The Ecological Footprint Scenario Calculator uses footprint data between 1961 and 2008 as a baseline, and projects the size of each component of the footprint in 2015, 2030 and 2050 The calculator uses data and projections from other scenario models for population, land use, land productivity, energy use, diet and climate change, and translates them into corresponding trends in Ecological Footprints and biocapacity. The datasets and parameters used in the “business as usual” scenario are included in the figure legend below. The “business as usual” scenario for humanity’s Ecological Footprint shows more and more pressure being placed on the planet. By 2050 humanity would require an equivalent of 2.9 planets to support the “business as usual” assumptions.

The Living Forest model

The Living Forests Model, developed by WWF with the International Institute for Applied Systems Analysis (IIASA) is being used to project forest loss and other land use changes under different scenarios (WWF, 2011). Starting from the reference “Do Nothing Scenario” (where measures were introduced to rein-in deforestation and forest degradation and to increase biodiversity conservation) by which, by 2050, 232 million hectares will be lost, a Target Scenario has been defined and developed (with the target to rich a Zero Net Deforestation and Degradation – ZNDD by 2020), in which by 2050 the lost of forests has been estimated to be about 55.5 million hectares. Then other two kinds of scenarios have been made: the Target delayed Scenario (where the ZNDD target is delayed from 2020 to 2030) in which the net loss of forests will be 124.7 million hectares by 2050; the Half Measures Scenario (in this case the target is to meet a 50% reduction in forest loss by 2020) in which total loss of forests by 2050 will be 139 million hectares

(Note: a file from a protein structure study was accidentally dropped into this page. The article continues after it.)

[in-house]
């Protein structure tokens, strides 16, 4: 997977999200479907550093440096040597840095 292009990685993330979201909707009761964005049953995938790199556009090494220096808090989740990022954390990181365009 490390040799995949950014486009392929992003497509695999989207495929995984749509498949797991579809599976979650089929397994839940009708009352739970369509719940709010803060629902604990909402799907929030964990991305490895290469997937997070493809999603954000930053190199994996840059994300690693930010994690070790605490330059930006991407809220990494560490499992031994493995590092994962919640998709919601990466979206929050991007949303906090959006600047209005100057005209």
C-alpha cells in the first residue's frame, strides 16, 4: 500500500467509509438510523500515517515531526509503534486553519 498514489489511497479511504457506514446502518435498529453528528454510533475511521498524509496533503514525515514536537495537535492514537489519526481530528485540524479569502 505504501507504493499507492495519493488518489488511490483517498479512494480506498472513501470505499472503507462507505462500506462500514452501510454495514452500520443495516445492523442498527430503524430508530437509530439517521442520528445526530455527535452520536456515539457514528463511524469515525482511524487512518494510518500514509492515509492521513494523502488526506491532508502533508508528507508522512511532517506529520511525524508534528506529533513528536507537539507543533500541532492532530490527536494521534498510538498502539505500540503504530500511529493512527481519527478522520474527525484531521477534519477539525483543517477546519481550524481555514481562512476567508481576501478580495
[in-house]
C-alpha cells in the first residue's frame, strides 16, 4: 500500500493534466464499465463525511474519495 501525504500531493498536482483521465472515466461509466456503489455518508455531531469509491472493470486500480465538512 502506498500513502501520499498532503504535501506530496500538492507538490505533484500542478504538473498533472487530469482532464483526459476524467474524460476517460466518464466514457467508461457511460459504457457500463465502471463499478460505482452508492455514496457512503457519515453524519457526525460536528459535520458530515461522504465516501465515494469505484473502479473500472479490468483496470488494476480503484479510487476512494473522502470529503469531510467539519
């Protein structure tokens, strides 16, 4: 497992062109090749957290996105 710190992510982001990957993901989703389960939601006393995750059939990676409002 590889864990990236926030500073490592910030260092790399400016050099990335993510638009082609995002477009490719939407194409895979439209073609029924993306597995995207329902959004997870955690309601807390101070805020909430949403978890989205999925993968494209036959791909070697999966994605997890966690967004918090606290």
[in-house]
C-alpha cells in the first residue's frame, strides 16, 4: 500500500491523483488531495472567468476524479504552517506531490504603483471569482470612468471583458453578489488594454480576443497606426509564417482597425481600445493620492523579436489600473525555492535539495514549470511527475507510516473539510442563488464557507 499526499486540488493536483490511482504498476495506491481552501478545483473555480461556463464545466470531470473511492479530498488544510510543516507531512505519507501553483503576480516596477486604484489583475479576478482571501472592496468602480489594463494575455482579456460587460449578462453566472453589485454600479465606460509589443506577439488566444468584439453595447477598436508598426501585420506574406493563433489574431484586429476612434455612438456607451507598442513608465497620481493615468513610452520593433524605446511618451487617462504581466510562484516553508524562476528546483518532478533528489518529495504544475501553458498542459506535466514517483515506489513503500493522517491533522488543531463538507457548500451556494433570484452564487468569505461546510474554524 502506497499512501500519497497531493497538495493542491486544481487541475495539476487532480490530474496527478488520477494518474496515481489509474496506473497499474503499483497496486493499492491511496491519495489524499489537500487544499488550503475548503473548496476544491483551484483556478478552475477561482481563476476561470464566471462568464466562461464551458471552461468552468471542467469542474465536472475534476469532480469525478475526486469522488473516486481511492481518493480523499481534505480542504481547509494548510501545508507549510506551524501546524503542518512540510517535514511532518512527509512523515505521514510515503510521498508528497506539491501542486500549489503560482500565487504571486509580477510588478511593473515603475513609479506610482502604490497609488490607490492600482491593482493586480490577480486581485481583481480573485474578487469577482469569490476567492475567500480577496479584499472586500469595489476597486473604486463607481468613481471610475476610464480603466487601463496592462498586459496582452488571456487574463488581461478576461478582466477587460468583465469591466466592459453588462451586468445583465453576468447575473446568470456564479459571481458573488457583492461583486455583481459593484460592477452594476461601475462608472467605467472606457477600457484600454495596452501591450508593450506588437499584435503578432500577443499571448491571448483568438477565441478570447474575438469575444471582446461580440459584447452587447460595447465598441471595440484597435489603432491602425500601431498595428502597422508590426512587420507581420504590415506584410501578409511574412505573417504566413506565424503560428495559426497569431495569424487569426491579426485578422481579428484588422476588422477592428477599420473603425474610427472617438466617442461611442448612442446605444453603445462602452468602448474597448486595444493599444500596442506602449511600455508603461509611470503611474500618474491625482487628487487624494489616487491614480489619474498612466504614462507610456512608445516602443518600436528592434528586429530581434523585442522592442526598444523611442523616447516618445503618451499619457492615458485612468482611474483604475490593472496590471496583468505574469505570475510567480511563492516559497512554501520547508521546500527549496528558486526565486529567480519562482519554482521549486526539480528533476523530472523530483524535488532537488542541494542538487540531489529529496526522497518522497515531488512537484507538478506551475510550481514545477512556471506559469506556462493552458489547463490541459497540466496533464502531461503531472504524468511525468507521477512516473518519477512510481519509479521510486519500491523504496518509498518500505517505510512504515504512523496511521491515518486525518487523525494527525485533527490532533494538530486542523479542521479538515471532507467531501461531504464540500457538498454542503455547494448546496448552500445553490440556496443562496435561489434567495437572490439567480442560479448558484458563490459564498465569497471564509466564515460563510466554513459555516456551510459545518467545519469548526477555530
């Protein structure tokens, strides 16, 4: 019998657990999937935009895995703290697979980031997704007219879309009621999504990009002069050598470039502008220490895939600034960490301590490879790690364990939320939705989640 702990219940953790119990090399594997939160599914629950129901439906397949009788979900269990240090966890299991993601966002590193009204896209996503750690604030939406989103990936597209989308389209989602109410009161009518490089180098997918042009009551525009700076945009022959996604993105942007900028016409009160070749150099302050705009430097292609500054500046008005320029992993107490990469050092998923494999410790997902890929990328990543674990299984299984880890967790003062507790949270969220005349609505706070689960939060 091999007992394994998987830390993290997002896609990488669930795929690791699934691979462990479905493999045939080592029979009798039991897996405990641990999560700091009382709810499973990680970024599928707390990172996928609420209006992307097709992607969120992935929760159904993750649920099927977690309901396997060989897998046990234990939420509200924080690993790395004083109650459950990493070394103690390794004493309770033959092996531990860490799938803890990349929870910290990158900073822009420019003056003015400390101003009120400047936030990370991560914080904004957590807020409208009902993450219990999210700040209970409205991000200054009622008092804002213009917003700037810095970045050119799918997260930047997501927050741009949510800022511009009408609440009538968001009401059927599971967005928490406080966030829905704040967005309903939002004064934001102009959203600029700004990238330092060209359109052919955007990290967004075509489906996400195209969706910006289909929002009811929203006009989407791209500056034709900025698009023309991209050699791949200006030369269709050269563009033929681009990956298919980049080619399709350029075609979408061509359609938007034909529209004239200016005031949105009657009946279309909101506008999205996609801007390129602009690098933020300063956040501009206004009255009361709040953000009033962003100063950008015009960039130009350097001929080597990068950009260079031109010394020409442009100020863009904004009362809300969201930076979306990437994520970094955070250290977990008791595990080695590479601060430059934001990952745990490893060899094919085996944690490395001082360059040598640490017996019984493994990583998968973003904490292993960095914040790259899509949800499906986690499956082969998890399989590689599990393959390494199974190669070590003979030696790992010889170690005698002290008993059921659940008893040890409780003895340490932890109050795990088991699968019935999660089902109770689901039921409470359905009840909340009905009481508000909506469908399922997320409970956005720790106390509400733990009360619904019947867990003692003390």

What can we do? – better choices for a living planet

United Nations (made up of 193 nations), which have committed under various international agreements to end poverty, ensure safe drinking water, protect biodiversity and reduce greenhouse gas emissions. The trends and analyses outlined in this report suggest that under “business as usual”, such expectations and commitments will become increasingly difficult to meet. In order to reverse the declining Living Planet Index, bring the Ecological Footprint down to within planetary limits, avoid dangerous climate change and achieve sustainable development, a fundamental reality must be embedded as the basis of economies, business models and lifestyles: “The Earth’s natural capital” – biodiversity, ecosystems and ecosystem services – is limited.